Book Image

Learning Probabilistic Graphical Models in R

By : David Bellot, Dan Toomey
Book Image

Learning Probabilistic Graphical Models in R

By: David Bellot, Dan Toomey

Overview of this book

Probabilistic graphical models (PGM, also known as graphical models) are a marriage between probability theory and graph theory. Generally, PGMs use a graph-based representation. Two branches of graphical representations of distributions are commonly used, namely Bayesian networks and Markov networks. R has many packages to implement graphical models. We’ll start by showing you how to transform a classical statistical model into a modern PGM and then look at how to do exact inference in graphical models. Proceeding, we’ll introduce you to many modern R packages that will help you to perform inference on the models. We will then run a Bayesian linear regression and you’ll see the advantage of going probabilistic when you want to do prediction. Next, you’ll master using R packages and implementing its techniques. Finally, you’ll be presented with machine learning applications that have a direct impact in many fields. Here, we’ll cover clustering and the discovery of hidden information in big data, as well as two important methods, PCA and ICA, to reduce the size of big problems.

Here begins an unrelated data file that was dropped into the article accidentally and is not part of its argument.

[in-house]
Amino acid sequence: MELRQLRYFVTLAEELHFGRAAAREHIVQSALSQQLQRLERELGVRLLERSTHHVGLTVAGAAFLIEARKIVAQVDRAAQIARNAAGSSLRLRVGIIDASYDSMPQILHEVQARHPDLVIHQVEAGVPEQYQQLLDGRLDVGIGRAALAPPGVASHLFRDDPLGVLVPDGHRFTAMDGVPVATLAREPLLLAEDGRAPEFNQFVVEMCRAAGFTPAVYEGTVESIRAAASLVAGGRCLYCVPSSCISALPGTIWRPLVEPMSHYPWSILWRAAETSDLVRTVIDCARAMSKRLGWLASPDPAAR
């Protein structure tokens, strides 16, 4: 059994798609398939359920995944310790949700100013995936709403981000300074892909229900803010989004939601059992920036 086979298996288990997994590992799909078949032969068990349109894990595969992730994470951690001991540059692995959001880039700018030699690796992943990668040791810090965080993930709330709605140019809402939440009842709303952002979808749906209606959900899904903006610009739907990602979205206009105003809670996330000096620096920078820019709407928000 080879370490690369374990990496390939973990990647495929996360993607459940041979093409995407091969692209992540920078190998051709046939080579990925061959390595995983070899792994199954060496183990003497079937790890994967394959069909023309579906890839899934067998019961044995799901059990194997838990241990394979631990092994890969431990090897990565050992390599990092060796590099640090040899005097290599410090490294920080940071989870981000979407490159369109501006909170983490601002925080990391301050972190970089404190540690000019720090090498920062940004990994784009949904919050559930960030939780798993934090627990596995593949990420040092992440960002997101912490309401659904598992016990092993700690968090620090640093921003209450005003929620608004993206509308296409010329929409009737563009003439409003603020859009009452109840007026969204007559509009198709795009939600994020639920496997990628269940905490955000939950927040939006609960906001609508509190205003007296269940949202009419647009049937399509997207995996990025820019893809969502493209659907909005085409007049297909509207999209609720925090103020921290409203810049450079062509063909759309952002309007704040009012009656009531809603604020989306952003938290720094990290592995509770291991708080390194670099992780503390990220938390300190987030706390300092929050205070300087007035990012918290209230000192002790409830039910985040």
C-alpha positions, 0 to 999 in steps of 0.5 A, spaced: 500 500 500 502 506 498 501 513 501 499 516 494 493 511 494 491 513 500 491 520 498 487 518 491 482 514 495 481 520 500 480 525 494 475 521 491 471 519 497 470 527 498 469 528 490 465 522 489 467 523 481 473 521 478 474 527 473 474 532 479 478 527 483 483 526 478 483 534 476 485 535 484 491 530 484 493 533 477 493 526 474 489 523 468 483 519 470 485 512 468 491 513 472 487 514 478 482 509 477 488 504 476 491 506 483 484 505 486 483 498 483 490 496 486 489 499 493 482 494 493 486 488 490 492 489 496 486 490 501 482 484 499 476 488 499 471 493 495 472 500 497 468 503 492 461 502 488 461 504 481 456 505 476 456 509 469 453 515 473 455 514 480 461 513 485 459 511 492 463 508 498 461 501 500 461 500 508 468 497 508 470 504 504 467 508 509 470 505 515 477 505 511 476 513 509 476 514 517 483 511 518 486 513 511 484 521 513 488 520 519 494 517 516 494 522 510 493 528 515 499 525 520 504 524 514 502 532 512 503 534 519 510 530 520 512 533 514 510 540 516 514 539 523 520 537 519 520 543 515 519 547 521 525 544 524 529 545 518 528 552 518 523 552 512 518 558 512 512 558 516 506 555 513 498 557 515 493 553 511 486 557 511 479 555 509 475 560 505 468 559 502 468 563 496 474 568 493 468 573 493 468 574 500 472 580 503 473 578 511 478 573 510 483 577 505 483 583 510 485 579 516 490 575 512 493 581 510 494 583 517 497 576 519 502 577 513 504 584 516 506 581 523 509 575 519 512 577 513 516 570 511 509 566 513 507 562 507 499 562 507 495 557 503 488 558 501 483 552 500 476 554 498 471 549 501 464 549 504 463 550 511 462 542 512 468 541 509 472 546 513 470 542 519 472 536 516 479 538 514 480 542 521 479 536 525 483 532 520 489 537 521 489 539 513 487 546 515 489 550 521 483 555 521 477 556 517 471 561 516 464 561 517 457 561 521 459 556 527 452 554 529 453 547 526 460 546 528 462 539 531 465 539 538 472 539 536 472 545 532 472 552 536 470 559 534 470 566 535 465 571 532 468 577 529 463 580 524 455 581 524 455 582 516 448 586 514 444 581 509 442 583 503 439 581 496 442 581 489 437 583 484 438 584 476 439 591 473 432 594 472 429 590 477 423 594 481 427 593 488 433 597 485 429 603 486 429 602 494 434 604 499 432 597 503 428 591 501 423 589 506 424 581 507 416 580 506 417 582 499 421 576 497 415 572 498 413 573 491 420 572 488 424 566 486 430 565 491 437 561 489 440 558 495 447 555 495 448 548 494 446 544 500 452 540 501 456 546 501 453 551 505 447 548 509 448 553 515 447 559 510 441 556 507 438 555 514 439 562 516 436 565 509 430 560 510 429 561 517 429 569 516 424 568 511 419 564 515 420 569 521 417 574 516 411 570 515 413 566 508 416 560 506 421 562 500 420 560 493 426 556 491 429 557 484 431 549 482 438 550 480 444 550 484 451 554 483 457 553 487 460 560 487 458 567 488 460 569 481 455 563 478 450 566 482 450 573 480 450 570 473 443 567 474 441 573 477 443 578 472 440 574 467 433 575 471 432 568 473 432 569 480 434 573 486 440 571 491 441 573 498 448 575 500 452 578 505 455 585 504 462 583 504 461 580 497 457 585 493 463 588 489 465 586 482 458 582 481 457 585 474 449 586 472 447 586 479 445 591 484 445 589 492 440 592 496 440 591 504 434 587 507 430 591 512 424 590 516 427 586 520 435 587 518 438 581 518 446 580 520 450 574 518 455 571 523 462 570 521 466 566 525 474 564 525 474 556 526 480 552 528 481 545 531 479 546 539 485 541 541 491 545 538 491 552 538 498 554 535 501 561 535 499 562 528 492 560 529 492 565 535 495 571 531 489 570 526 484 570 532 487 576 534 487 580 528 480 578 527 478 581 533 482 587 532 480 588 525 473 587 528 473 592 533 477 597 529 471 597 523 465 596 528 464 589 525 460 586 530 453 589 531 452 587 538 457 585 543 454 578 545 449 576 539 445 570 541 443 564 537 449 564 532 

Table of Contents (15 chapters)

Sum-product and belief updates

When computing the distribution of one variable (or a subset of variables), the main operation is the marginalization, which consists of summing over a variable (or a subset of variables) to eliminate it from the main expression. If we call ϕ a factor in the factorization of the joint distribution, we can use the following properties to generalize and improve the variable elimination algorithm we saw in the previous section:

  • Commutativity:
  • Associativity:
  • And if

If again we apply it to the joint distribution P(ABCD) from the previous section, we again obtain:

In the end, the main expression that comes again and again is the sum-product over a factor, which can be written as .

So in general, if we can find a good ordering of the factors or the variables in the case of a directed graphical model as we saw until now, we can, by applying the previous sum-product formula, eliminate step by step each variable until we obtain the desired subset.

The ordering must marginalize...